As we drove home from a store, my teenage daughter was complaining to me about all the things her friends had that she didn’t – new cars driven by her friends who just got their driver’s licenses, expansive homes with more rooms than their families needed, the latest electronic gadgets, the fanciest clothes, the highest-priced handbags.

Weary of constantly being reminded of what we didn’t  have that her friends’ families did, I finally blew!  

“Do you realize what we do have?” I snapped.  “You have a roof over your head and these days, that should be enough!”

I didn’t know I had just struck a chord with her. Her face fell and she sadly told me of another one of her friends who was losing her home due to debt and a parent’s job loss.  

Immediately my tone softened as I realized my daughter had already been convicted by her own words. We prayed for the family that was losing their home and then I silently prayed for wisdom to turn that topic into a teaching moment.

“You know, Sweetie,” I told her softly, as I continued to drive: “a lot of people around us are losing their homes. That’s why it’s important for us to not only think about what we have and be grateful for it, but to focus on what we have that we will never lose.”

She looked at me for a moment. And then she got it.

We took turns recounting all that we have that can never be taken from us:

  • The love we have from one another in our family
  • The memories we’ve had in our small, three-bedroom condo
  • The vacations we’ve been able to take because of God’s grace and provision
  • The gift of our salvation (Ephesians 2:8-9)
  • The unconditional love of God (Romans 5:8)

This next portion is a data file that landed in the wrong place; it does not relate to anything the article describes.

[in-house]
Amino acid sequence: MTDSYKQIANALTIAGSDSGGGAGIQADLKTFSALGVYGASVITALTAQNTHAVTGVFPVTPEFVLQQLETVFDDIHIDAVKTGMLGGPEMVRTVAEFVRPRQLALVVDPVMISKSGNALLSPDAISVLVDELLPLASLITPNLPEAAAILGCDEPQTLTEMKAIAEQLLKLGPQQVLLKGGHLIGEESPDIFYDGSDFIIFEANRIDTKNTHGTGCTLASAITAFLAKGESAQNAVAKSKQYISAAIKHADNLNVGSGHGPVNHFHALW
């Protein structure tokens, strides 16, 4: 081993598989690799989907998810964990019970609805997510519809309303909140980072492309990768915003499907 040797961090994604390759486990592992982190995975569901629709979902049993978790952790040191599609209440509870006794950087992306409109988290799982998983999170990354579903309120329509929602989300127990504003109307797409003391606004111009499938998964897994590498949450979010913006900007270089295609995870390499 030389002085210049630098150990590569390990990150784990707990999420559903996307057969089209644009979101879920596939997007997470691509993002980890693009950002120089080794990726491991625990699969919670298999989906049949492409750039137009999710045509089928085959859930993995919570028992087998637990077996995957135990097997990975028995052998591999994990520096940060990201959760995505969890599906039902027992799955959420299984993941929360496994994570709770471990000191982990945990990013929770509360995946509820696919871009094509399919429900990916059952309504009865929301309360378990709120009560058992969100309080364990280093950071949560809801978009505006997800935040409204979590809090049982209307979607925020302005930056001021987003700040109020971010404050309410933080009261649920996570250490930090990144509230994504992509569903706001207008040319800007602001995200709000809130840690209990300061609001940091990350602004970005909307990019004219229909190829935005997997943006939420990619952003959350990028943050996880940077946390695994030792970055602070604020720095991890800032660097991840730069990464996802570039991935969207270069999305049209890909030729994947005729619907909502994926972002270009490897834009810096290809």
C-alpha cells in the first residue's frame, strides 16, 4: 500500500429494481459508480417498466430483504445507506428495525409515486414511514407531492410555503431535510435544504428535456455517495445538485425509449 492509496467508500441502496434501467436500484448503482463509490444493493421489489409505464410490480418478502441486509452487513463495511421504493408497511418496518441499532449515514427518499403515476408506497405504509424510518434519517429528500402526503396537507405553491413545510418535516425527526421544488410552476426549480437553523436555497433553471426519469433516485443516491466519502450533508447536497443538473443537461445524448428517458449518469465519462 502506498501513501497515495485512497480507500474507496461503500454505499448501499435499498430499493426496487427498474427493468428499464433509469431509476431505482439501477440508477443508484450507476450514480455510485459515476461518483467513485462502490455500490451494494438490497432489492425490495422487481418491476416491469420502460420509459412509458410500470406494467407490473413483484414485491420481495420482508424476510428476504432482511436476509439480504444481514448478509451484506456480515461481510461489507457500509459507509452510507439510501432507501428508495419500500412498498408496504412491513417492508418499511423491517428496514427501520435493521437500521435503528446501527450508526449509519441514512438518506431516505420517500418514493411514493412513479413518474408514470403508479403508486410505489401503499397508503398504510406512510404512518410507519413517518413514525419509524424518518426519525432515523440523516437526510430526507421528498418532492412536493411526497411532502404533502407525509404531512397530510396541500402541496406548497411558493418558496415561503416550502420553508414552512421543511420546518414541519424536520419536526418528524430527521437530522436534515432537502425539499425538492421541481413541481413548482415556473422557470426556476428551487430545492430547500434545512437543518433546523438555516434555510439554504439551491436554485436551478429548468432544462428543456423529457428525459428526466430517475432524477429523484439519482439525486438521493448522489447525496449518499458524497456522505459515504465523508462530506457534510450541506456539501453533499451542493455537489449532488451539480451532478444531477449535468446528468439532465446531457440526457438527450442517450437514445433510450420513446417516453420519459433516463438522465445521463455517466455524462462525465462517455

• A promised mansion in Eternity  that will outdo anything we could ever buy on this earth! (John 14:2-3)

I realized that day that my daughter is not the only one who often wishes she had more. It’s easy for me, at times, to look at what others have and be envious. It’s natural for me to sometimes wish I had a little more extra money to indulge in my desires. But so often I forget all I do have…and that it is more than enough.

So often we go through life looking at what others have and wondering when our ship will come in. Then we remember we have a God who owns the cattle on a thousand hills (Psalms 50:10),  a God who promises to supply all our needs according to His glorious riches in Christ Jesus (Philippians 4:19), and  a God who has gone to prepare an unfathomable place for us to live with Him someday (John 14:3).

In Psalm 4, David the Psalmist was asking God for relief from his distresses. Life looked bleak for Him and He was, like we often do, questioning if God noticed and would respond. But then David  must have remembered all that he had in his relationship with God, because he finished his prayer with a song of perspective and joy:  

“You have filled my heart with greater joy than when their grain and new wine abound.

I will lie down and sleep in peace, for you alone, O Lord, make me dwell in safety.”  (Psalms 4:7-8)

In another translation, that verse sounds like a song I should be singing every day that I begin to forget my blessings and long for more: